Objectives Small for gestational age (SGA) is considered as an indicator of intrauterine growth restriction, and multiple maternal and newborn characteristics have been identified as risk factors for SGA. This knowledge is mainly based on measures of average association (ie, OR) that quantify differences in average risk between exposed and unexposed groups. Nevertheless, average associations do not assess the discriminatory accuracy of the risk factors (ie, its ability to discriminate the babies who will develop SGA from those that will not). Therefore, applying measures of discriminatory accuracy rather than measures of association only, our study revisits known risk factors of SGA and discusses their role from a public health perspective.
Design Cross-sectional study. We measured maternal (ie, smoking, hypertension, age, marital status, education) and delivery (ie, sex, gestational age, birth order) characteristics and performed logistic regression models to estimate both ORs and measures of discriminatory accuracy, like the area under the receiver operating characteristic curve (AU-ROC) and the net reclassification improvement.
Setting Data were obtained from the Swedish Medical Birth Registry.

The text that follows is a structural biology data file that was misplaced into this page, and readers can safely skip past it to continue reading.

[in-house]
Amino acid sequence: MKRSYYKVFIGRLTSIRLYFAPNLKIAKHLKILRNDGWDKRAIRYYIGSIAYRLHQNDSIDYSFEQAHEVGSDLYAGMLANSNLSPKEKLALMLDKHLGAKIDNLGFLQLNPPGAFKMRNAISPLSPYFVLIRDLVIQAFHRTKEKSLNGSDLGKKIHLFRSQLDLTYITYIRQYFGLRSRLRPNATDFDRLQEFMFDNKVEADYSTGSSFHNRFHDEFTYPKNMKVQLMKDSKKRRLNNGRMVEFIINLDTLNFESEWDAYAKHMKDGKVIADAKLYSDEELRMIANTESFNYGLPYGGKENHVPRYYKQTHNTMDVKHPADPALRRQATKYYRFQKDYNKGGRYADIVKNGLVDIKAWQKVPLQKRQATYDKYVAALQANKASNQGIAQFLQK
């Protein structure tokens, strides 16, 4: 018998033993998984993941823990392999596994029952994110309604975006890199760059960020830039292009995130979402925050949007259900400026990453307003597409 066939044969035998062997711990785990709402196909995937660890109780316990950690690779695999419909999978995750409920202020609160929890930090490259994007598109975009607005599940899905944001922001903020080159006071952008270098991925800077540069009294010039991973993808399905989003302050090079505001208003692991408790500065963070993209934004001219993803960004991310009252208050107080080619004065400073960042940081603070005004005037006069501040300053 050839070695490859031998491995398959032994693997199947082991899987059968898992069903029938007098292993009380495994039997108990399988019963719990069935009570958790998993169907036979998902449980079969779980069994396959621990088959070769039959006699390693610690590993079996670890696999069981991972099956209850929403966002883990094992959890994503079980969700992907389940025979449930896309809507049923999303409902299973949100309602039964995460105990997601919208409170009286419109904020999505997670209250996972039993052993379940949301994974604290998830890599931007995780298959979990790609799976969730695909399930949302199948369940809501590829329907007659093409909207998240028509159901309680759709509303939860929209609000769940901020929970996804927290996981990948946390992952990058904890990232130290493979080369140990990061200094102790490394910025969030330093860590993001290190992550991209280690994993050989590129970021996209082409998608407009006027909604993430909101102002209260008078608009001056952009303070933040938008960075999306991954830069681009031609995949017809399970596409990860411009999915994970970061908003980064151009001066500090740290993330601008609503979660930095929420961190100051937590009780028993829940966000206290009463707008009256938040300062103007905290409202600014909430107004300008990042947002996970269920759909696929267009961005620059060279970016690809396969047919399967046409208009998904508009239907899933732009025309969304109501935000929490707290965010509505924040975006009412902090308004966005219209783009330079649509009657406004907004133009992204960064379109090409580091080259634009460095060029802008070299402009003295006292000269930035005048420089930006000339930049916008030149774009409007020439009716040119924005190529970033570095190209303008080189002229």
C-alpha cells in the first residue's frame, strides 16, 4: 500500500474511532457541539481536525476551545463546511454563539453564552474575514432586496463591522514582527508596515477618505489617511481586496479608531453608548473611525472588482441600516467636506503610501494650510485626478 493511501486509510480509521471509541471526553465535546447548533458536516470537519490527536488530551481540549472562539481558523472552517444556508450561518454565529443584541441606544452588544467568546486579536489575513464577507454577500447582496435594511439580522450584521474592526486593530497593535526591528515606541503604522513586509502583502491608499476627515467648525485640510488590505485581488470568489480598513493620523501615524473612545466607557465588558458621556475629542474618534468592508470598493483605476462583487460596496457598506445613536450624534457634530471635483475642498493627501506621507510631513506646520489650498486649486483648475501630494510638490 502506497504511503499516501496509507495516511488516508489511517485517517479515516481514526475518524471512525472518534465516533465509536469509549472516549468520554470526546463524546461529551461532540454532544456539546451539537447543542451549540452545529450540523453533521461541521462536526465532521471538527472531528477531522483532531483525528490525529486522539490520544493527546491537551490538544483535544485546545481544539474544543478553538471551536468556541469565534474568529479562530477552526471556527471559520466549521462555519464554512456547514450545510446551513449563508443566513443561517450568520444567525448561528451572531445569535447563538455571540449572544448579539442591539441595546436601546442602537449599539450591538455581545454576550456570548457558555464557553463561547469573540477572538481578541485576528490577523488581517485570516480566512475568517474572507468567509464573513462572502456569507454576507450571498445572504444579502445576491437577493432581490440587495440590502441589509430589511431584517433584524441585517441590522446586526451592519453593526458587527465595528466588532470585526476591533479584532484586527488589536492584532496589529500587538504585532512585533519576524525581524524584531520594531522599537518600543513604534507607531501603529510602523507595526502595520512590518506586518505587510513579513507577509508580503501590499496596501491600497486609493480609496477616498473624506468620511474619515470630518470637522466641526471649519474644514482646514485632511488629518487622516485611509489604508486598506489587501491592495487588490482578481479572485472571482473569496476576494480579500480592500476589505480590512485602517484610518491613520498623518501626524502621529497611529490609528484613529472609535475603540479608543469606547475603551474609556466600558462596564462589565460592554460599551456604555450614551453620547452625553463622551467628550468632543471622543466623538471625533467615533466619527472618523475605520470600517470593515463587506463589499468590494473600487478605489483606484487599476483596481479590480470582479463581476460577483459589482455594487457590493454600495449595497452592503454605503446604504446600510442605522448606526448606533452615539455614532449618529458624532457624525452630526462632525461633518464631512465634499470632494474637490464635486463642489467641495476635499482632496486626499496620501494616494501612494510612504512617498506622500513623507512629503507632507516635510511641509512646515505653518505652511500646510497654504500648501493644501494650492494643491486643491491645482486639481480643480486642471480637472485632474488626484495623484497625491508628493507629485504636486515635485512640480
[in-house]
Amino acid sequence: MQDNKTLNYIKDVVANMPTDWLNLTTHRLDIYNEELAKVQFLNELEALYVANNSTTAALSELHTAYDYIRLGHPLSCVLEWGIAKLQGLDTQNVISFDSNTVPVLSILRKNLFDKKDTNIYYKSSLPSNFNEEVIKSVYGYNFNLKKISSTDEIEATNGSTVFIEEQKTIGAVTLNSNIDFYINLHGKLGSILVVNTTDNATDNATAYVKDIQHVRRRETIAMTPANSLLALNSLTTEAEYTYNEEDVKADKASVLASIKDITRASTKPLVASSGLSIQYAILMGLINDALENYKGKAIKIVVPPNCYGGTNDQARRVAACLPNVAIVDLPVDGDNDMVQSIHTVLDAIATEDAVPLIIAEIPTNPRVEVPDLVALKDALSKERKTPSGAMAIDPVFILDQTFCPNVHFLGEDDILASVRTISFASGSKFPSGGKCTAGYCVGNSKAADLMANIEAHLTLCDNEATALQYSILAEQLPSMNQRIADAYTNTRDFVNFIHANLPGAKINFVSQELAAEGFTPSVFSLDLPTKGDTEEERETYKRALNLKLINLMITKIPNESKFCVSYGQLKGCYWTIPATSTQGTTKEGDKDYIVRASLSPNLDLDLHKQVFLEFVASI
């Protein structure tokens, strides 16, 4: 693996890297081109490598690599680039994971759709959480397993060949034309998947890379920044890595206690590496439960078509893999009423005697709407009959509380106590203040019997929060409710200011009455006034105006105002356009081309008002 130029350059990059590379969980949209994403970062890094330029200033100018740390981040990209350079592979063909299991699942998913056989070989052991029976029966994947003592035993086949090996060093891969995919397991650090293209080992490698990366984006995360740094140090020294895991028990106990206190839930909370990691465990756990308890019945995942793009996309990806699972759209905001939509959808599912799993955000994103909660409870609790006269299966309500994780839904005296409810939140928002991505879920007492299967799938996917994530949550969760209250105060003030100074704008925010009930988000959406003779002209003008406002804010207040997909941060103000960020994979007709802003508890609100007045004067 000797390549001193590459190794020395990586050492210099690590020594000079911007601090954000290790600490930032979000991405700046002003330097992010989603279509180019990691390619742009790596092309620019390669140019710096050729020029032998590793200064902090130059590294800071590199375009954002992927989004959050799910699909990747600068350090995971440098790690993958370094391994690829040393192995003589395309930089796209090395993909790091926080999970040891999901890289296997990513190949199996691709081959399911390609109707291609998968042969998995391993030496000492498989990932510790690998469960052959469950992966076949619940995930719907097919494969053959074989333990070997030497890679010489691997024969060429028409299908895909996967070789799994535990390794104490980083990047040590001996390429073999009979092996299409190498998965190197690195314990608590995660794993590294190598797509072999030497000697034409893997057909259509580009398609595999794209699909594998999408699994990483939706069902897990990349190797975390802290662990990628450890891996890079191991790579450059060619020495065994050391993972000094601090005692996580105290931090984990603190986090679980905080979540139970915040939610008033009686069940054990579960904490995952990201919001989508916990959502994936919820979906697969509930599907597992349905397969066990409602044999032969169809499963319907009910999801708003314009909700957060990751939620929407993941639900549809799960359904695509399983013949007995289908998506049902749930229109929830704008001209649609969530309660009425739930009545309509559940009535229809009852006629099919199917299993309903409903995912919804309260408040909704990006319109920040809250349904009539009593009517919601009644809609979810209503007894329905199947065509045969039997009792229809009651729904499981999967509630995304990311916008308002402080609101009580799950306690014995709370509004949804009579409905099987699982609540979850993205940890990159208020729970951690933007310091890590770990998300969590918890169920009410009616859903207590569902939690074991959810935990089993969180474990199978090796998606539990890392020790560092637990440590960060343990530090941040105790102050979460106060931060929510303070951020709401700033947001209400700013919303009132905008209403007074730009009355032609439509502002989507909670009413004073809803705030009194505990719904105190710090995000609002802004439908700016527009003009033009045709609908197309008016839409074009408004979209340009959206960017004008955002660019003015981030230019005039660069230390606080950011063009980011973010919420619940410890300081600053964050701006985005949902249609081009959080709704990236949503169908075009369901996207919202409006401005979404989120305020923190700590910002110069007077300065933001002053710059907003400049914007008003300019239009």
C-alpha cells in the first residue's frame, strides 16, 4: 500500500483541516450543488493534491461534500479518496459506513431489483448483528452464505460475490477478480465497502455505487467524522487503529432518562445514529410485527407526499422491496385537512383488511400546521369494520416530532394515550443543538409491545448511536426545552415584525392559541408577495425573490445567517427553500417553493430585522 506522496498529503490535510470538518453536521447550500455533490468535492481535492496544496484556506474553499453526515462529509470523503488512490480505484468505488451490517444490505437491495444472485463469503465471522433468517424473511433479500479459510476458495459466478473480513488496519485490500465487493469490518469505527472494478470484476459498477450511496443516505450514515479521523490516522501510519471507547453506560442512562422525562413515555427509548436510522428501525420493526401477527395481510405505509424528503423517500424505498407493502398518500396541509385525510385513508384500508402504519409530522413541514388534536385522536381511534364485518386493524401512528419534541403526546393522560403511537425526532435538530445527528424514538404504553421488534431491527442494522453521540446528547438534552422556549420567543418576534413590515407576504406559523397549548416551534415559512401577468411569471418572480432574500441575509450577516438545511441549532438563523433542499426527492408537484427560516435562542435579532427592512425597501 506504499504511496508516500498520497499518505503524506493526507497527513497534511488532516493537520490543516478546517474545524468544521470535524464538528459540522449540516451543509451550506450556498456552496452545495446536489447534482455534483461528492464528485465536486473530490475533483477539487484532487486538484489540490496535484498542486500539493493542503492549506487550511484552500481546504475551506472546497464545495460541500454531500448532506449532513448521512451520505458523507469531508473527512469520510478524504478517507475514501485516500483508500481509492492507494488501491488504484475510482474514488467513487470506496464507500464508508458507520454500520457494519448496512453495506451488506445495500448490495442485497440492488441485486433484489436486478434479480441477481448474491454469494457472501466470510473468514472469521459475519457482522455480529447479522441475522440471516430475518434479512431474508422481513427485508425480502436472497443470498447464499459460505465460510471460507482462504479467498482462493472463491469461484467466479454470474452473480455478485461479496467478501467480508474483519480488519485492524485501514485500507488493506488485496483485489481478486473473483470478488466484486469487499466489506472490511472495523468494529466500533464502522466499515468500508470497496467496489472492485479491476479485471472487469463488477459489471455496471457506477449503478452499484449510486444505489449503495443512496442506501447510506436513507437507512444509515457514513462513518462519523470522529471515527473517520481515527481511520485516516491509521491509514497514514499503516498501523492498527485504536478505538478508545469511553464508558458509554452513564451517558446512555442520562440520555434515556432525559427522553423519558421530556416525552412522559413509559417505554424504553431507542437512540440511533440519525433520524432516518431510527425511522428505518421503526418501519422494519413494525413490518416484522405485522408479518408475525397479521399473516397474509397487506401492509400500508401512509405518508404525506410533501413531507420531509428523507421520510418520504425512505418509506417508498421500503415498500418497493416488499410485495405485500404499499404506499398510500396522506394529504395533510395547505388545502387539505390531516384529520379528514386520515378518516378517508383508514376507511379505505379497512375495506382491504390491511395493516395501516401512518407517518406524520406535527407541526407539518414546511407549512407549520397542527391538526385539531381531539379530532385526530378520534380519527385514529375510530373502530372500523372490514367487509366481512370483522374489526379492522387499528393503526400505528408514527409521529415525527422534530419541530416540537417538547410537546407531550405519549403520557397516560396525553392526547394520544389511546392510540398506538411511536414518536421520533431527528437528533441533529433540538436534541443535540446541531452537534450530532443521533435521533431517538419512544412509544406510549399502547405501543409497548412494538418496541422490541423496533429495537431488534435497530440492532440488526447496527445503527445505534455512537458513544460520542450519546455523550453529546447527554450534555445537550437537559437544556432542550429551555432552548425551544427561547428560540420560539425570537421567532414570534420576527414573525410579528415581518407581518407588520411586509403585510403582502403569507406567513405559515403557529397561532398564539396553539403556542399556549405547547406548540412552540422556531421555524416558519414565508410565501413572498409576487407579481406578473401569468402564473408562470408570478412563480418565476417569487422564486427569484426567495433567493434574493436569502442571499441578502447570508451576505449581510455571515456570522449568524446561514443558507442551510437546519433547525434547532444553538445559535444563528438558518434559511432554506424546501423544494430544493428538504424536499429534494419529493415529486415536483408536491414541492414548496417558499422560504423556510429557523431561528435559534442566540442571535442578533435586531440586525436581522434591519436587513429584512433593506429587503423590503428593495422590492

Participants Our sample included 731 989 babies born during 1987–1993.
Results We replicated the expected associations. For instance, smoking (OR=2.57), having had a previous SGA baby (OR=5.48) and hypertension (OR=4.02) were strongly associated with SGA. However, they show a very small discriminatory accuracy (AU-ROC≈0.5). The discriminatory accuracy increased, but remained unsatisfactorily low (AU-ROC=0.6), when including all variables studied in the same model.
Conclusions Traditional risk factors for SGA alone or in combination have a low accuracy for discriminating babies with SGA from those without SGA. A proper understanding of these findings is of fundamental relevance to address future research and to design policymaking recommendations in a more informed way.